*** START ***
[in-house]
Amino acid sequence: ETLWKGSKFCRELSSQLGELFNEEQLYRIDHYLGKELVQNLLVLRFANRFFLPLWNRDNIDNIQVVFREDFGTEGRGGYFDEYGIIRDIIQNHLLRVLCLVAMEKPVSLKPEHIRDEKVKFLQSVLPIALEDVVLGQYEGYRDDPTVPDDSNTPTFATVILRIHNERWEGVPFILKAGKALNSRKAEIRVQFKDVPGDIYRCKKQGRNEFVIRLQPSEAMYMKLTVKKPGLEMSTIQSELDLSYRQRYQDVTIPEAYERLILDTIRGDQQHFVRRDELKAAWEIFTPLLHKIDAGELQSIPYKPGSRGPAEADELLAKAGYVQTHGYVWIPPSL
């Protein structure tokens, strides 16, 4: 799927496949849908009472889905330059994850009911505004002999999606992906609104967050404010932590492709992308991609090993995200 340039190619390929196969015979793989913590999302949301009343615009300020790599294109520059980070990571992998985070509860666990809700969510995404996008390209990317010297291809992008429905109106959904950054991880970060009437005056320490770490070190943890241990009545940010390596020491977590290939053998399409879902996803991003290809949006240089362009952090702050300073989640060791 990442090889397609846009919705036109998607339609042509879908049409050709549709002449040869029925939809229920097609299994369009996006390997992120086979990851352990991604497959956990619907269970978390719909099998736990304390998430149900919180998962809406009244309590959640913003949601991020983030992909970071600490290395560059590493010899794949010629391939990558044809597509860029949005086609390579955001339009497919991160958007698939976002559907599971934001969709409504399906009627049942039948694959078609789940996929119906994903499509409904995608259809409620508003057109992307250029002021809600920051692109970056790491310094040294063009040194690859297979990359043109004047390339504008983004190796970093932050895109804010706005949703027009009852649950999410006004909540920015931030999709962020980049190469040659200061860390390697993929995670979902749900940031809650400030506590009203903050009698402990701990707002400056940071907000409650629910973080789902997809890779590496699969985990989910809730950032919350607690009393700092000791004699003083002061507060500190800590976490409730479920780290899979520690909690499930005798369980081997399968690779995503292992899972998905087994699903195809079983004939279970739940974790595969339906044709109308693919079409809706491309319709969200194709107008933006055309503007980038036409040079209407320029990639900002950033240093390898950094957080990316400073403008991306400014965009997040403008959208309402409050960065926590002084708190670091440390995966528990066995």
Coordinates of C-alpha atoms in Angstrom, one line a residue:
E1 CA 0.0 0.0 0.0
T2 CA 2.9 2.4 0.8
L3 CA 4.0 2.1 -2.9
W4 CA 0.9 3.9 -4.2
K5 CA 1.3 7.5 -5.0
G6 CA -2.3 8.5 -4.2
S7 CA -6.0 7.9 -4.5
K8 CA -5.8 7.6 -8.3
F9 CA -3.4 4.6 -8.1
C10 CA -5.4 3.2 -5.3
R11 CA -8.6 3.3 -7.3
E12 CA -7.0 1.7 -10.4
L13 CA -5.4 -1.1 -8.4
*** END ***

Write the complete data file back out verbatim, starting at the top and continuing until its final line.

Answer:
[in-house]
Amino acid sequence: ETLWKGSKFCRELSSQLGELFNEEQLYRIDHYLGKELVQNLLVLRFANRFFLPLWNRDNIDNIQVVFREDFGTEGRGGYFDEYGIIRDIIQNHLLRVLCLVAMEKPVSLKPEHIRDEKVKFLQSVLPIALEDVVLGQYEGYRDDPTVPDDSNTPTFATVILRIHNERWEGVPFILKAGKALNSRKAEIRVQFKDVPGDIYRCKKQGRNEFVIRLQPSEAMYMKLTVKKPGLEMSTIQSELDLSYRQRYQDVTIPEAYERLILDTIRGDQQHFVRRDELKAAWEIFTPLLHKIDAGELQSIPYKPGSRGPAEADELLAKAGYVQTHGYVWIPPSL
């Protein structure tokens, strides 16, 4: 799927496949849908009472889905330059994850009911505004002999999606992906609104967050404010932590492709992308991609090993995200 340039190619390929196969015979793989913590999302949301009343615009300020790599294109520059980070990571992998985070509860666990809700969510995404996008390209990317010297291809992008429905109106959904950054991880970060009437005056320490770490070190943890241990009545940010390596020491977590290939053998399409879902996803991003290809949006240089362009952090702050300073989640060791 990442090889397609846009919705036109998607339609042509879908049409050709549709002449040869029925939809229920097609299994369009996006390997992120086979990851352990991604497959956990619907269970978390719909099998736990304390998430149900919180998962809406009244309590959640913003949601991020983030992909970071600490290395560059590493010899794949010629391939990558044809597509860029949005086609390579955001339009497919991160958007698939976002559907599971934001969709409504399906009627049942039948694959078609789940996929119906994903499509409904995608259809409620508003057109992307250029002021809600920051692109970056790491310094040294063009040194690859297979990359043109004047390339504008983004190796970093932050895109804010706005949703027009009852649950999410006004909540920015931030999709962020980049190469040659200061860390390697993929995670979902749900940031809650400030506590009203903050009698402990701990707002400056940071907000409650629910973080789902997809890779590496699969985990989910809730950032919350607690009393700092000791004699003083002061507060500190800590976490409730479920780290899979520690909690499930005798369980081997399968690779995503292992899972998905087994699903195809079983004939279970739940974790595969339906044709109308693919079409809706491309319709969200194709107008933006055309503007980038036409040079209407320029990639900002950033240093390898950094957080990316400073403008991306400014965009997040403008959208309402409050960065926590002084708190670091440390995966528990066995």
Coordinates of C-alpha atoms in Angstrom, one line a residue:
E1 CA 0.0 0.0 0.0
T2 CA 2.9 2.4 0.8
L3 CA 4.0 2.1 -2.9
W4 CA 0.9 3.9 -4.2
K5 CA 1.3 7.5 -5.0
G6 CA -2.3 8.5 -4.2
S7 CA -6.0 7.9 -4.5
K8 CA -5.8 7.6 -8.3
F9 CA -3.4 4.6 -8.1
C10 CA -5.4 3.2 -5.3
R11 CA -8.6 3.3 -7.3
E12 CA -7.0 1.7 -10.4
L13 CA -5.4 -1.1 -8.4